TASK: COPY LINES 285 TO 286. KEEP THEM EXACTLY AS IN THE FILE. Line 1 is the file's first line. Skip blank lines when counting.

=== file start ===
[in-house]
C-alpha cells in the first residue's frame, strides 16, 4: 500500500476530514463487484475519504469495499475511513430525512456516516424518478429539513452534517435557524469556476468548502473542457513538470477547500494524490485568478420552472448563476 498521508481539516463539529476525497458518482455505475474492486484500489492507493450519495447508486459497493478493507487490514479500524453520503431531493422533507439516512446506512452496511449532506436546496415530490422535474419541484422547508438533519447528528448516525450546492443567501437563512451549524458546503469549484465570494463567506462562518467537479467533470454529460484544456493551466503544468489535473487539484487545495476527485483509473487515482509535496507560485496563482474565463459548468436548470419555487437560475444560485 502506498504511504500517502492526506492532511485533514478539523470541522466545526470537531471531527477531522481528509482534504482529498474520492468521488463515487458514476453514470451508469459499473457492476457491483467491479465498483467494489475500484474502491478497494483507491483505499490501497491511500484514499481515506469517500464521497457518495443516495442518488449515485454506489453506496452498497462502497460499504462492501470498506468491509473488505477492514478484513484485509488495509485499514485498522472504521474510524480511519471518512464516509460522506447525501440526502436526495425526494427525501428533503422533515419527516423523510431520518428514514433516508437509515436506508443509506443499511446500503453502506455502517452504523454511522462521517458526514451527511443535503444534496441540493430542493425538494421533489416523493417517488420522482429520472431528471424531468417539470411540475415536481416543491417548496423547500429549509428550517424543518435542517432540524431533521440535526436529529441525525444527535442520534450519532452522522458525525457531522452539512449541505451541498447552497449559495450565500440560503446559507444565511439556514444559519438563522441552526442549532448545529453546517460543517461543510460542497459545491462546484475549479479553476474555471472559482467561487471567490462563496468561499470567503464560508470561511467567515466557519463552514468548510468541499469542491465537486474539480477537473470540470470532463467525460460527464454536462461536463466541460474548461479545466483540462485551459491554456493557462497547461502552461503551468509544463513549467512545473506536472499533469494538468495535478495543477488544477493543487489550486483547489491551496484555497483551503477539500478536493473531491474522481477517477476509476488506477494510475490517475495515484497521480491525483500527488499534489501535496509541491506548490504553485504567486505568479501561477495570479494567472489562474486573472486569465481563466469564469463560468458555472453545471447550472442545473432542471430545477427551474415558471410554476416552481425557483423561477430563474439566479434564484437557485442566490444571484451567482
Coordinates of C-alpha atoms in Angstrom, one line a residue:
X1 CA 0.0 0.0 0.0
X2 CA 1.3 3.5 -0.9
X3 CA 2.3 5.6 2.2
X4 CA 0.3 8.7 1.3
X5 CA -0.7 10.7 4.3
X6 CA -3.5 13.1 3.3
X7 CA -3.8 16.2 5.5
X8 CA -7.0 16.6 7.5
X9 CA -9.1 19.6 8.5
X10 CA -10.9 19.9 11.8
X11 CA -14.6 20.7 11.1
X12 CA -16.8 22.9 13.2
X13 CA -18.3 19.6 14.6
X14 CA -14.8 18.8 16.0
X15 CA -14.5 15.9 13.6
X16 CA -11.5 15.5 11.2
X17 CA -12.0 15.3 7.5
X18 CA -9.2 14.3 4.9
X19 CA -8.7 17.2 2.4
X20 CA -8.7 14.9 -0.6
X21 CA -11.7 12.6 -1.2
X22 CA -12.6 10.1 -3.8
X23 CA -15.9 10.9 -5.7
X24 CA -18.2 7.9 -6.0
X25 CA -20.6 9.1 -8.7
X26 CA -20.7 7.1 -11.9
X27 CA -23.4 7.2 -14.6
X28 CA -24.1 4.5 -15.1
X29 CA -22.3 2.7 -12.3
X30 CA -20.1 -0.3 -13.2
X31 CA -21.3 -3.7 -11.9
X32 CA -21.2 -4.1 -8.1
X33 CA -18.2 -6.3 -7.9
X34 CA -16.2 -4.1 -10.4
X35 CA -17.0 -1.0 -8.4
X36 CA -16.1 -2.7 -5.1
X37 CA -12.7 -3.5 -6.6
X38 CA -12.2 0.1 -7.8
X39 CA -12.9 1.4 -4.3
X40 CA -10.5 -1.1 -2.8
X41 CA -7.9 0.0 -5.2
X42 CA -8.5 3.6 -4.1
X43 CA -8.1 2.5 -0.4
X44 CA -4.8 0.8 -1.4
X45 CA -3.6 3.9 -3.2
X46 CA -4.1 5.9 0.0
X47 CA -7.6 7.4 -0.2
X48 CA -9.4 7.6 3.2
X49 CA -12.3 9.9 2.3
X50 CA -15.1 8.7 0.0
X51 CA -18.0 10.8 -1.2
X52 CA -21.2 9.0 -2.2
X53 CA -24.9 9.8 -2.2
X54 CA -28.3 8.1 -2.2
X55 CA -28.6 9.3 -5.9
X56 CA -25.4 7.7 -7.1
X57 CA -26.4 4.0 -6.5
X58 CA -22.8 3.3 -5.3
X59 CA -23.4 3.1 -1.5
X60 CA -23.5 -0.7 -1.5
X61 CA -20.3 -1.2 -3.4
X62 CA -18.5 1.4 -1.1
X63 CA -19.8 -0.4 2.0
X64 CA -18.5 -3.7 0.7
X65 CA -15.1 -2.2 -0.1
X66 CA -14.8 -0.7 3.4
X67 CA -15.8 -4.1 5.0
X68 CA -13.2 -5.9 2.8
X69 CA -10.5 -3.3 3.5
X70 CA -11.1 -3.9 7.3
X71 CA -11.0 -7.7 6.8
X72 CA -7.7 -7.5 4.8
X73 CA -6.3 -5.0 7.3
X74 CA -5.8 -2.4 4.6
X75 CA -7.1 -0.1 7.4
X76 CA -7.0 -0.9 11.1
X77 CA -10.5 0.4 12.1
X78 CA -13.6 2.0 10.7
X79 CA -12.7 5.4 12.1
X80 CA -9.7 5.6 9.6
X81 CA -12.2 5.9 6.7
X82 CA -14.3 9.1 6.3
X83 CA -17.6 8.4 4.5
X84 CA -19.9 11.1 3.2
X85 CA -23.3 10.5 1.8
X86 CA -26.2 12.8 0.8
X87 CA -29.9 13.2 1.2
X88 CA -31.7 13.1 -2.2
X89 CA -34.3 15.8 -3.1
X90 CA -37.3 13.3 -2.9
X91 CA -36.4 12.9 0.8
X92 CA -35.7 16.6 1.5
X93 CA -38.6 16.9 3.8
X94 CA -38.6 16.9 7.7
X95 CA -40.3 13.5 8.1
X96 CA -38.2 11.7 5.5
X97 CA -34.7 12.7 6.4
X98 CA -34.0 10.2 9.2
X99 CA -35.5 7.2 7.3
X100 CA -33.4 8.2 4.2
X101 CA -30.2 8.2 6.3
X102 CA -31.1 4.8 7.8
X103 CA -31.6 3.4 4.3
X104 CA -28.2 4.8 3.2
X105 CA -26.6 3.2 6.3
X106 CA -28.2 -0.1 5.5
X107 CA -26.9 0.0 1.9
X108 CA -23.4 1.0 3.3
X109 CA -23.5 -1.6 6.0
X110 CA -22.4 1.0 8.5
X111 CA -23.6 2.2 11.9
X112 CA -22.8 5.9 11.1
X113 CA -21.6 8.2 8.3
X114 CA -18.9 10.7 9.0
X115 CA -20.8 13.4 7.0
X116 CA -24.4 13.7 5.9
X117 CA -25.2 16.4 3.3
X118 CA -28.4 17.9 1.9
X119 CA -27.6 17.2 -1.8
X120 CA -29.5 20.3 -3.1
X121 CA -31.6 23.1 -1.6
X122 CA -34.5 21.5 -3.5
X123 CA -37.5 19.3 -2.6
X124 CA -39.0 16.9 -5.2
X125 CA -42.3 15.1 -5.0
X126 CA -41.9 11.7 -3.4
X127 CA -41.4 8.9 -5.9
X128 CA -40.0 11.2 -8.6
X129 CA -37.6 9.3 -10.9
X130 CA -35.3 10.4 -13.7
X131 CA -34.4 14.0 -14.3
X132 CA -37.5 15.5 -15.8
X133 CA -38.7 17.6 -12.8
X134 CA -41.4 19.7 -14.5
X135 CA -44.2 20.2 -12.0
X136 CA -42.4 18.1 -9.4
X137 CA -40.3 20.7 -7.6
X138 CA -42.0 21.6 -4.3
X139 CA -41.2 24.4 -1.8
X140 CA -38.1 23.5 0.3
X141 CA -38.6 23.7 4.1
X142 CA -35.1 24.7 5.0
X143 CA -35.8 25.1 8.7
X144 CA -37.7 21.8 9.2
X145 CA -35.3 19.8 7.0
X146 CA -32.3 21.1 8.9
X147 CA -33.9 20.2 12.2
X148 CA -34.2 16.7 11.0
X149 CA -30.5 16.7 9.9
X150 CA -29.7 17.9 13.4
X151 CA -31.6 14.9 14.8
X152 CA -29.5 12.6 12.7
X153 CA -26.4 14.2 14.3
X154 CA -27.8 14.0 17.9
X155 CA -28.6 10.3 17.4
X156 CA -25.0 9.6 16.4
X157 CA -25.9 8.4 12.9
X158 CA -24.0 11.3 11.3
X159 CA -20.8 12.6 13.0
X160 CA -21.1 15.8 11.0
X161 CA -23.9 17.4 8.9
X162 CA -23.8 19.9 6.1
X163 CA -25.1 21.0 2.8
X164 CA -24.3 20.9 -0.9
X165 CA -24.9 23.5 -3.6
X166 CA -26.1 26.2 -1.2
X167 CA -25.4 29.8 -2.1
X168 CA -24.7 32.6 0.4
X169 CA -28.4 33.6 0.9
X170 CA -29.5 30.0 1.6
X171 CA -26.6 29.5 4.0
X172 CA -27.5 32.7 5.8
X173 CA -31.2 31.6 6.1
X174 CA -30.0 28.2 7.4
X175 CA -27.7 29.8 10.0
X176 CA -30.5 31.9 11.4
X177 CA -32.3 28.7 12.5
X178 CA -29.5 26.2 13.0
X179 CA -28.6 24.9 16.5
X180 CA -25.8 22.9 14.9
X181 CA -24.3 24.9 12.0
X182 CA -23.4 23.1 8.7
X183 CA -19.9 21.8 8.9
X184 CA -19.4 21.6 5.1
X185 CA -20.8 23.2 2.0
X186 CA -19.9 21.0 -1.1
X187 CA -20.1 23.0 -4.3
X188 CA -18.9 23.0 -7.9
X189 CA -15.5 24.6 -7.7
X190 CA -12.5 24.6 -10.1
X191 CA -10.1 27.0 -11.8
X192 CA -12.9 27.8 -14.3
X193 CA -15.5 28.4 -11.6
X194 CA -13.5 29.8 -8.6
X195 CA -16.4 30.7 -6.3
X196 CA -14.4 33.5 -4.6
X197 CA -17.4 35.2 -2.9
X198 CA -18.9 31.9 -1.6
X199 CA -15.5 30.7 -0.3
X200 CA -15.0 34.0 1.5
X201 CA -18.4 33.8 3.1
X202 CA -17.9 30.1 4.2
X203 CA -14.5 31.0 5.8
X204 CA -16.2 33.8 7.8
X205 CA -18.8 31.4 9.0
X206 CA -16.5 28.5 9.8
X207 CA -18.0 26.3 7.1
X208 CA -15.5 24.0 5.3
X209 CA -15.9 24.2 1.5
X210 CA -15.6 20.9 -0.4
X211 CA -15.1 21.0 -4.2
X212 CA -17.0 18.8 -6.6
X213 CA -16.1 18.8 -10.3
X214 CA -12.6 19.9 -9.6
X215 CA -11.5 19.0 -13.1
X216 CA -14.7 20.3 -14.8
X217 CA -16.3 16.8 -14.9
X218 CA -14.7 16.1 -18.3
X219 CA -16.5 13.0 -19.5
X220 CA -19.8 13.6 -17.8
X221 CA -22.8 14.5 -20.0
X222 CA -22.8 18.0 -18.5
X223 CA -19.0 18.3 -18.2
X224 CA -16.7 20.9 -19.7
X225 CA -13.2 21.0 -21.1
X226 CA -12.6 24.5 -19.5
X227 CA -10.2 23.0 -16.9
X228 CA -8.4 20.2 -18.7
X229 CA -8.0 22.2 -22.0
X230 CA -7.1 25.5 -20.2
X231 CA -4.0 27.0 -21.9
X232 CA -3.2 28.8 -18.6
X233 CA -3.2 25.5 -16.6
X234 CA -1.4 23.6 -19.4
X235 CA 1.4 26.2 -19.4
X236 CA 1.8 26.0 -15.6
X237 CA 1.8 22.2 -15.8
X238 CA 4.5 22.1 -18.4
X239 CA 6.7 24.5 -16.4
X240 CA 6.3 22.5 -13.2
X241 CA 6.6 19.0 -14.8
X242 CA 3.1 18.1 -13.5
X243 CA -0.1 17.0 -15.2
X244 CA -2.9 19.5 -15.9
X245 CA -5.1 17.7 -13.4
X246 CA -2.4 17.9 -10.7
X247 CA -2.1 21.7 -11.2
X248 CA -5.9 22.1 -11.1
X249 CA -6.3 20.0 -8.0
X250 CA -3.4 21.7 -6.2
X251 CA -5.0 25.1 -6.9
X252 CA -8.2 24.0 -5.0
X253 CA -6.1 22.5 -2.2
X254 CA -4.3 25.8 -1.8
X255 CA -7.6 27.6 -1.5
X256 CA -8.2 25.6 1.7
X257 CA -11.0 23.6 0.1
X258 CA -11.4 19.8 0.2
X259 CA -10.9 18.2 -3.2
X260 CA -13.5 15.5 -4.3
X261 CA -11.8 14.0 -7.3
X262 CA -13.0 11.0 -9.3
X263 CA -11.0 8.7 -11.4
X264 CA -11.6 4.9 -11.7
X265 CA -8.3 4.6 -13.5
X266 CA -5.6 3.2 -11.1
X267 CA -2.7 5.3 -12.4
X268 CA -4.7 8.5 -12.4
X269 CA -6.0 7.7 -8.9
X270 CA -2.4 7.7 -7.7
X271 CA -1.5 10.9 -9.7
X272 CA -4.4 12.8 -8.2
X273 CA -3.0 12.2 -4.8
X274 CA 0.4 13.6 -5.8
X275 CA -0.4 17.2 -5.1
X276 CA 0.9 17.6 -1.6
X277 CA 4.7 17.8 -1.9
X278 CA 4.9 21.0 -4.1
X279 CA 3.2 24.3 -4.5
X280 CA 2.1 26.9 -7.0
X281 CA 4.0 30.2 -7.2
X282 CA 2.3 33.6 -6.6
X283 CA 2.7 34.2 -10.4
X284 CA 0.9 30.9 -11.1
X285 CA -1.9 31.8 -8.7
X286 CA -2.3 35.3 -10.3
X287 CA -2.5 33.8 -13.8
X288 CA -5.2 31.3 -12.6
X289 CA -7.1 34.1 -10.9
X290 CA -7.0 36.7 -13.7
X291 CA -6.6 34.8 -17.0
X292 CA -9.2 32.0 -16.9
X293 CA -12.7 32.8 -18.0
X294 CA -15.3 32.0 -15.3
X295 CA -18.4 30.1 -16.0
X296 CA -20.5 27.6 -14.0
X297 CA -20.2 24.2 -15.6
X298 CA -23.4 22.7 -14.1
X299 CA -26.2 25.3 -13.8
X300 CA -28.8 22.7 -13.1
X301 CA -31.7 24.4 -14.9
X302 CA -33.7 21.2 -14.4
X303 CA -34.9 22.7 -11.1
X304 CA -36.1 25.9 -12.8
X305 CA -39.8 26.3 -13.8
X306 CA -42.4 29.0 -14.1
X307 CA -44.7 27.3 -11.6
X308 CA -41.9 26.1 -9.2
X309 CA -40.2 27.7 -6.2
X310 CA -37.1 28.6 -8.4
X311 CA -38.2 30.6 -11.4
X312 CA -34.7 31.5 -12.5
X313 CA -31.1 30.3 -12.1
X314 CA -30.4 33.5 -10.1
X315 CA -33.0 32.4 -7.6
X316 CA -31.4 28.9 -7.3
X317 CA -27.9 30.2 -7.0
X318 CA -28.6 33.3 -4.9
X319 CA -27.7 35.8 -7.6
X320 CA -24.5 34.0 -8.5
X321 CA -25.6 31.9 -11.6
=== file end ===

X282 CA 2.3 33.6 -6.6
X283 CA 2.7 34.2 -10.4